The Government is expected to abandon the discredited system of auctioning television franchises to the highest bidders when licences are allocated for digital television.
Informed sources say the Independent Television Commission, with Department of National Heritage officials, havelooked at charging a fee for the right to operate rather than sticking with a blind auction.
Existing terrestrial broadcasters - ITV, the BBC and Channel 4 - are due to get an extra terrestrial channel each.
The Government is expected to issue a policy document on licensing digital television and the privatisation of the BBC's transmitter network next month.
The debacle of Channel 5, which attracted two equal bids and a huge range of valuations, has contributed to the determined search for a better way. The blind auction, which also led to an unsatisfactory allocation of ITV franchises in 1991, became a dogma of Tory government thinking in the Eighties.
Michael Grade, Channel 4's chief executive, yesterday warned of a new era in which newspaper groups with expanding cross-media interests would brazenly plug their broadcasting ventures in editorial columns.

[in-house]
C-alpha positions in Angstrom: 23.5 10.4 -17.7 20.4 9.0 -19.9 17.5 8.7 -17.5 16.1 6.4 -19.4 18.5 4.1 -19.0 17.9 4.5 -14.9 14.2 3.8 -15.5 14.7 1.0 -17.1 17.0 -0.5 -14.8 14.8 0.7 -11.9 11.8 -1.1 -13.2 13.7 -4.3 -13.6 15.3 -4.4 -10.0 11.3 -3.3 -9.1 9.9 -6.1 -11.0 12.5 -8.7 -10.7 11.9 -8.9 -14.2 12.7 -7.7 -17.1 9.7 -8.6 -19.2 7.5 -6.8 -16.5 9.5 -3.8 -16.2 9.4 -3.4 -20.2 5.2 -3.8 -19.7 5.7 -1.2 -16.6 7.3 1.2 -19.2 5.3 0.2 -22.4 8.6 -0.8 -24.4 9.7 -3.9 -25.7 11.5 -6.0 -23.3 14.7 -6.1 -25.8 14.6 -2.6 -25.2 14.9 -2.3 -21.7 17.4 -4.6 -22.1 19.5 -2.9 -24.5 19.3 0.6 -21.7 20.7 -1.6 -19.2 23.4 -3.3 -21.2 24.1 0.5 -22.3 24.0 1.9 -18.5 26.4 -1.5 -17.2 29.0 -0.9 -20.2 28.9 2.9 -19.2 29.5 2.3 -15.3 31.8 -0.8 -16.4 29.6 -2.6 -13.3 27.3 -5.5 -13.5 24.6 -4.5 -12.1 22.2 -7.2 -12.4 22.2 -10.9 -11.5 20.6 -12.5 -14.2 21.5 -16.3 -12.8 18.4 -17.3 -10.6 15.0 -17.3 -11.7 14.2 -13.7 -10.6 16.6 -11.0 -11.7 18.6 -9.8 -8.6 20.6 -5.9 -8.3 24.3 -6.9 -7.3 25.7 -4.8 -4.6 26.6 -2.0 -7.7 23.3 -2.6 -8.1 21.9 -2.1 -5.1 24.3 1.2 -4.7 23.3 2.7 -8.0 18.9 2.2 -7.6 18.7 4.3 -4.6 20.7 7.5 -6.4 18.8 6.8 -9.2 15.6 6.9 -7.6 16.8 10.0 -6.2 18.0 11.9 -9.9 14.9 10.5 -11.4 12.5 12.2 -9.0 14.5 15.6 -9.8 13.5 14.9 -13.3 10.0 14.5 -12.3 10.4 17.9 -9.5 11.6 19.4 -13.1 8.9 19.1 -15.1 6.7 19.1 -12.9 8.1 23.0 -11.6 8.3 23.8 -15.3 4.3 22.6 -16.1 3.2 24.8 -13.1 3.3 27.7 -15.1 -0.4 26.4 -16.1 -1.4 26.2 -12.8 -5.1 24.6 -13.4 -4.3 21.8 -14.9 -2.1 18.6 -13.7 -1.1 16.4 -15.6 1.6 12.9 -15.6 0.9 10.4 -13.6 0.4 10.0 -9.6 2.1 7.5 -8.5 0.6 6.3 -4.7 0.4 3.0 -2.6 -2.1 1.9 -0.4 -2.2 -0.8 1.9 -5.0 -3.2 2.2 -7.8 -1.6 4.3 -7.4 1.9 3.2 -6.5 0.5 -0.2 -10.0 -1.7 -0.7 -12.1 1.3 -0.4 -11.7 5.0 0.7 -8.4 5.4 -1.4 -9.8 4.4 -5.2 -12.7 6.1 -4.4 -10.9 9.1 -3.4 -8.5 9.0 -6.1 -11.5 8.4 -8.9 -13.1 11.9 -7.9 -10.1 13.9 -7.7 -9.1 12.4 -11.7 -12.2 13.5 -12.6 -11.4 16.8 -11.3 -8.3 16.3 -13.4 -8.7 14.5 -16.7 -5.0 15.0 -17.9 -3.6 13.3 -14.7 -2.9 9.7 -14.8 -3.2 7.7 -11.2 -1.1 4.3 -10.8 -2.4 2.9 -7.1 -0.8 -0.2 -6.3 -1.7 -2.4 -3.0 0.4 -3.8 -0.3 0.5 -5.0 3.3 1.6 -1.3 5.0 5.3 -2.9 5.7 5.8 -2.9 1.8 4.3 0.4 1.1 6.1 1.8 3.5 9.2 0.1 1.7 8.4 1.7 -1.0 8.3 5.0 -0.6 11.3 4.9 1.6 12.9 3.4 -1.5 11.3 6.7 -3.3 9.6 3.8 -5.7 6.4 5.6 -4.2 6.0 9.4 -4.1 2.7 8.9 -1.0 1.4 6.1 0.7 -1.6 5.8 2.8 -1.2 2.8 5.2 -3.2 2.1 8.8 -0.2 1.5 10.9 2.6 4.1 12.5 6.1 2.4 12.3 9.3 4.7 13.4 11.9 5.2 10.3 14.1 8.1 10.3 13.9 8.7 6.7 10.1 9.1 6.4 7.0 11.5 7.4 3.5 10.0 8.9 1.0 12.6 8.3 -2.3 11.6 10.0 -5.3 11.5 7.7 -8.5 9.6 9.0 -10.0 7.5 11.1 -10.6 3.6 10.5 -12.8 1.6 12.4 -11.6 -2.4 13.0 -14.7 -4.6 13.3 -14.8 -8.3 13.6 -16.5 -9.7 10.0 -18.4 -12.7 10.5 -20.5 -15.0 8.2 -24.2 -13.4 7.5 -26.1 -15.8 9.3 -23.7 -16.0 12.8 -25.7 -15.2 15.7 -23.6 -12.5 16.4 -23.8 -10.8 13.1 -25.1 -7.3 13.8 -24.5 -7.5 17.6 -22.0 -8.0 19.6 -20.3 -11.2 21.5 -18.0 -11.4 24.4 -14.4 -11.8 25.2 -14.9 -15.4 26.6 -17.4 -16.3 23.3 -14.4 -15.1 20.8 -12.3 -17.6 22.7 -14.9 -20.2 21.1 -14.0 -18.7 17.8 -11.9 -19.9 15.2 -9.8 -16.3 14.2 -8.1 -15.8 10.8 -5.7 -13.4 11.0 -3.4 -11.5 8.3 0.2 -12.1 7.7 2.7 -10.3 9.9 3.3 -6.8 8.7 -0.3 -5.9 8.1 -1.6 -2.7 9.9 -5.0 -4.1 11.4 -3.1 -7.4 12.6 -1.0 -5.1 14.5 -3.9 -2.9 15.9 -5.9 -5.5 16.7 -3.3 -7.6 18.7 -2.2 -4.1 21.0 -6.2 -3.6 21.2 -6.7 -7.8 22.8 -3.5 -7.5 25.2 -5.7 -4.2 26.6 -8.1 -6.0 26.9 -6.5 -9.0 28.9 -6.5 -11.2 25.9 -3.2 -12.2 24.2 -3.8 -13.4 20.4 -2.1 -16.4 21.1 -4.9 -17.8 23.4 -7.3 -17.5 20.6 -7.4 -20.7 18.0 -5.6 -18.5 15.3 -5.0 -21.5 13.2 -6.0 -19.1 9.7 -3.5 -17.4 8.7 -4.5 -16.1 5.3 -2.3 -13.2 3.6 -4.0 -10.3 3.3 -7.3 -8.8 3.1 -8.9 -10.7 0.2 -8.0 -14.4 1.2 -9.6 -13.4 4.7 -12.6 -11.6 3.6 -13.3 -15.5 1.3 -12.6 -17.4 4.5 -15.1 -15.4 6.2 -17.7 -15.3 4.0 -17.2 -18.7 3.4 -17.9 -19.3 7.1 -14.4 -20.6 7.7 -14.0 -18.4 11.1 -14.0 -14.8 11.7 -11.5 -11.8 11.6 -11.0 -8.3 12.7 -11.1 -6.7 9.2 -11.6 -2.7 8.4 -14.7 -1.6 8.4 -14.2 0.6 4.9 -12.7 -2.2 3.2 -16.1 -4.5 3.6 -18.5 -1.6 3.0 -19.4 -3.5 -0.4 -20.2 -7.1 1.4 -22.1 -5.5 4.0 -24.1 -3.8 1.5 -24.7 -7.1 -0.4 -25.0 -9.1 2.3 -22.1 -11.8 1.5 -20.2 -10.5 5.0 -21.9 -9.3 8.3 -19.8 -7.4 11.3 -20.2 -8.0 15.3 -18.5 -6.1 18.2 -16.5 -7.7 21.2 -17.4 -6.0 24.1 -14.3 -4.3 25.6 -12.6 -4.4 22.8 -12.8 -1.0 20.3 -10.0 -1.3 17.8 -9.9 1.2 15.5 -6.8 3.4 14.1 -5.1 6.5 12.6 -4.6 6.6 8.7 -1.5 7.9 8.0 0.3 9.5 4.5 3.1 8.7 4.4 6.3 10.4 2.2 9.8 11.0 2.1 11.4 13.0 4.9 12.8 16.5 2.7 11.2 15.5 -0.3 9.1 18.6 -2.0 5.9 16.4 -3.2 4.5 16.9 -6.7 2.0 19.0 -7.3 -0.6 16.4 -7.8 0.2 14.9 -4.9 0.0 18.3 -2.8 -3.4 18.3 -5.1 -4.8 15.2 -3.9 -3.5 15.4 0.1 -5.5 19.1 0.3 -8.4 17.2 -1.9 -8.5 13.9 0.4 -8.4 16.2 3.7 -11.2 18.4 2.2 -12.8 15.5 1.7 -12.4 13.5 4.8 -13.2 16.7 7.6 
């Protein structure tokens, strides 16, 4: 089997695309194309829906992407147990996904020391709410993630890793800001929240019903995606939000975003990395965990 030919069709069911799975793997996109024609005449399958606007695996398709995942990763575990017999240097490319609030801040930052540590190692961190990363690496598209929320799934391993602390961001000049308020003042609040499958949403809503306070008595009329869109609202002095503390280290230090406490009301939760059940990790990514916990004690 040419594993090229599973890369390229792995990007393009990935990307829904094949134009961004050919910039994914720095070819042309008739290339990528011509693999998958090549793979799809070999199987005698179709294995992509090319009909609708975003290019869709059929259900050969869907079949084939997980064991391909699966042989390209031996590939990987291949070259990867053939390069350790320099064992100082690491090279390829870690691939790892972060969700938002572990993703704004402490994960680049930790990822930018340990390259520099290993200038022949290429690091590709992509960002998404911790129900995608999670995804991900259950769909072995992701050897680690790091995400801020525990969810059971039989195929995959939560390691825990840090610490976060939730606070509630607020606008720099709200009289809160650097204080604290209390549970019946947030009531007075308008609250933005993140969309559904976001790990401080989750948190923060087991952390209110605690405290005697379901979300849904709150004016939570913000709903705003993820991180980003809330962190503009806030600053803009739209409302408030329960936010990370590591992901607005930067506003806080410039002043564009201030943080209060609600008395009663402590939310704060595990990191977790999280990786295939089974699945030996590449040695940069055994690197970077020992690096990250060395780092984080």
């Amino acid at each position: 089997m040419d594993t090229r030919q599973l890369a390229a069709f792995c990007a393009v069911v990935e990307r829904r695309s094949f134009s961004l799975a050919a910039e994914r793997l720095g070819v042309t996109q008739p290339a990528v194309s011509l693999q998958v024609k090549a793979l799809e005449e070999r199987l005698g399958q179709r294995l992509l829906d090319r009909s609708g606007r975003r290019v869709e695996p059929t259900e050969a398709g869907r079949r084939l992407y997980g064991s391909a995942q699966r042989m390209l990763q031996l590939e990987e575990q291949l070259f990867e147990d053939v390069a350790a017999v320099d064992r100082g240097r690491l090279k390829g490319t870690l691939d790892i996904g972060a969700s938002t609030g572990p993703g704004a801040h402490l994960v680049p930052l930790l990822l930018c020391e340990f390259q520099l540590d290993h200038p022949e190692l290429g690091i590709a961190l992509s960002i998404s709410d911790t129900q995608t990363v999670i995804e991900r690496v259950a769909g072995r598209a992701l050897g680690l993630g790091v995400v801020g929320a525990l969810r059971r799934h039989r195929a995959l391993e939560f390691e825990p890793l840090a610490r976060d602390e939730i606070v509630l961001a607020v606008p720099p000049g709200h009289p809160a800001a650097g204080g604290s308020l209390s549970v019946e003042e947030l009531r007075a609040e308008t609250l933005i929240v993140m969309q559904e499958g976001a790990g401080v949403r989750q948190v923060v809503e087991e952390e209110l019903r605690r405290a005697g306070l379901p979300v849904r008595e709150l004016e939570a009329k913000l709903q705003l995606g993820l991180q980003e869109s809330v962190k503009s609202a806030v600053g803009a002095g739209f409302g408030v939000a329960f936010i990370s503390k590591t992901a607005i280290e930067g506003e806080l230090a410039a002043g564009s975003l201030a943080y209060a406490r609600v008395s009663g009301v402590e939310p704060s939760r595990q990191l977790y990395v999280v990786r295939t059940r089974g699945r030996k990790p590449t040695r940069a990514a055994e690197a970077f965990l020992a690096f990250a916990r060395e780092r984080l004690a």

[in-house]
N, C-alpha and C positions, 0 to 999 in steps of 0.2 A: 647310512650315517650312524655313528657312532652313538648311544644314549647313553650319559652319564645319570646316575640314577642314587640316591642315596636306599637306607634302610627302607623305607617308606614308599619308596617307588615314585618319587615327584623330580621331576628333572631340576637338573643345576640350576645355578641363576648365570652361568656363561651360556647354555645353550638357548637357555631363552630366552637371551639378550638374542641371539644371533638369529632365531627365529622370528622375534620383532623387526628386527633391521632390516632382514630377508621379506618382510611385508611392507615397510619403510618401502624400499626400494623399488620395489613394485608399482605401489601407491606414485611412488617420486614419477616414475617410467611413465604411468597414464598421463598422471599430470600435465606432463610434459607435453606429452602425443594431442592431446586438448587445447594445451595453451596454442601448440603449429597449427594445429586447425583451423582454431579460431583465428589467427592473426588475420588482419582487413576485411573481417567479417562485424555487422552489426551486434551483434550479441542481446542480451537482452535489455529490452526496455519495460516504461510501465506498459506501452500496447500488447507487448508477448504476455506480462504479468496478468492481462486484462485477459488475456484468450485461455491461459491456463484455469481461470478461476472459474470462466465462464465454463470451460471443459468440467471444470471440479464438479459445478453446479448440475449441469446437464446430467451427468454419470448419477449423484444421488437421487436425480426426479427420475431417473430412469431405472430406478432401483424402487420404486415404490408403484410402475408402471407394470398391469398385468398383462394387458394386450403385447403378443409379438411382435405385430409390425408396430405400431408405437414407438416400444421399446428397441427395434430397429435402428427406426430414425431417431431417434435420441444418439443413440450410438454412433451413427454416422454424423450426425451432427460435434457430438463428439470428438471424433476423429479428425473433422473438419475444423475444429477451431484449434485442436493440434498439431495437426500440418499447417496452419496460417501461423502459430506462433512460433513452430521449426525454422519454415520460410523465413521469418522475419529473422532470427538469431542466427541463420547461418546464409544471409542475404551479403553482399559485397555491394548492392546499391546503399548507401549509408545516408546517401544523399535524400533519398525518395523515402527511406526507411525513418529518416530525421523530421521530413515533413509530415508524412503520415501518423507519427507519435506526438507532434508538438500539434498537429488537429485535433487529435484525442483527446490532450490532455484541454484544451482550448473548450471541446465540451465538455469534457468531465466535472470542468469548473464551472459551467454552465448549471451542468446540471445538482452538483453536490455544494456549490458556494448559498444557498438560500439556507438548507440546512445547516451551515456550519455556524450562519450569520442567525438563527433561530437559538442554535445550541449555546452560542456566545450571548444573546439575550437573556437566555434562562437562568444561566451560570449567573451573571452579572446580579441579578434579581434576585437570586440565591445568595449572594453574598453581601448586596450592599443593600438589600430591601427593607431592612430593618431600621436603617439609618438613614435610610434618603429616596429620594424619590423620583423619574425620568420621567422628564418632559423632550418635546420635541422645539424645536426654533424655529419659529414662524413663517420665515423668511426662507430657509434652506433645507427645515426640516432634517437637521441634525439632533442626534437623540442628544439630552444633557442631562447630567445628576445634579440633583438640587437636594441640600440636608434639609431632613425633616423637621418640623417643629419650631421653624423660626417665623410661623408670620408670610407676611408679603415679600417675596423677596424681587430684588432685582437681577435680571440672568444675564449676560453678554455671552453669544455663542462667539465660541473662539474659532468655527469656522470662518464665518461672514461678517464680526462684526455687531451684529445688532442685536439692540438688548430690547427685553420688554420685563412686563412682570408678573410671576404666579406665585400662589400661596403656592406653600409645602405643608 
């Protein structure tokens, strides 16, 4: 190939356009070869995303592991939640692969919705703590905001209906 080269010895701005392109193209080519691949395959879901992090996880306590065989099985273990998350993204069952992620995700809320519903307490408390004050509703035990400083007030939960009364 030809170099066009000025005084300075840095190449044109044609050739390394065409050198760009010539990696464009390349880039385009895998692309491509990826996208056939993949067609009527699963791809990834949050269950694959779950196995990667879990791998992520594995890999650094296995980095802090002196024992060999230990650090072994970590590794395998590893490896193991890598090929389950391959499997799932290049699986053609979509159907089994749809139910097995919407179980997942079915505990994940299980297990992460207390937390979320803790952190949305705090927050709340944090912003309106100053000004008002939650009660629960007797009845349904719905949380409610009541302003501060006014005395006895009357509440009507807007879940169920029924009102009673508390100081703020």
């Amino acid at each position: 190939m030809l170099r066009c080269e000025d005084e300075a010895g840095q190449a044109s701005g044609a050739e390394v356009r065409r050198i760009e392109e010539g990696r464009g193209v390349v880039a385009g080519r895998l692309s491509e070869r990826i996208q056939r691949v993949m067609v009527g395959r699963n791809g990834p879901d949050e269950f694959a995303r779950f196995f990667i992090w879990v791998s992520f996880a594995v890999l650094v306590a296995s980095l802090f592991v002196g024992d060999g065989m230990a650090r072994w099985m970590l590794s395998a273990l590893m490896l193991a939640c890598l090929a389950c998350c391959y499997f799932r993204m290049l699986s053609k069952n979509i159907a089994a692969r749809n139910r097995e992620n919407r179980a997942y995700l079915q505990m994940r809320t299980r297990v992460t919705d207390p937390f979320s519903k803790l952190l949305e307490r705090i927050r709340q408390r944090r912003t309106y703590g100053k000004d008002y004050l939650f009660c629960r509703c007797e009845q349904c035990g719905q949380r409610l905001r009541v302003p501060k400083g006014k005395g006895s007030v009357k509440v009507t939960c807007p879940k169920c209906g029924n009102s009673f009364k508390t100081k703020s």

Addressing a European Policy Forum convened by the European Commission in London, he welcomed the government relaxation of rules on cross-media ownership; newspaper groups with less than 20 per cent of national circulation may own a terrestrial television licence. Accepting there was little danger of press editorial bias being replicated on screen, he said cross-media promotion would be the "hotter" issue.
t Sir David Puttnam, chairman of Enigma Productions and award-winning maker of Chariots Of Fire, warned unless there is significant investment in training and in Britain's film and television production base, Europe's pounds 4.5bn audio-visual trade deficit with the US would more than double by 2000.Reuse content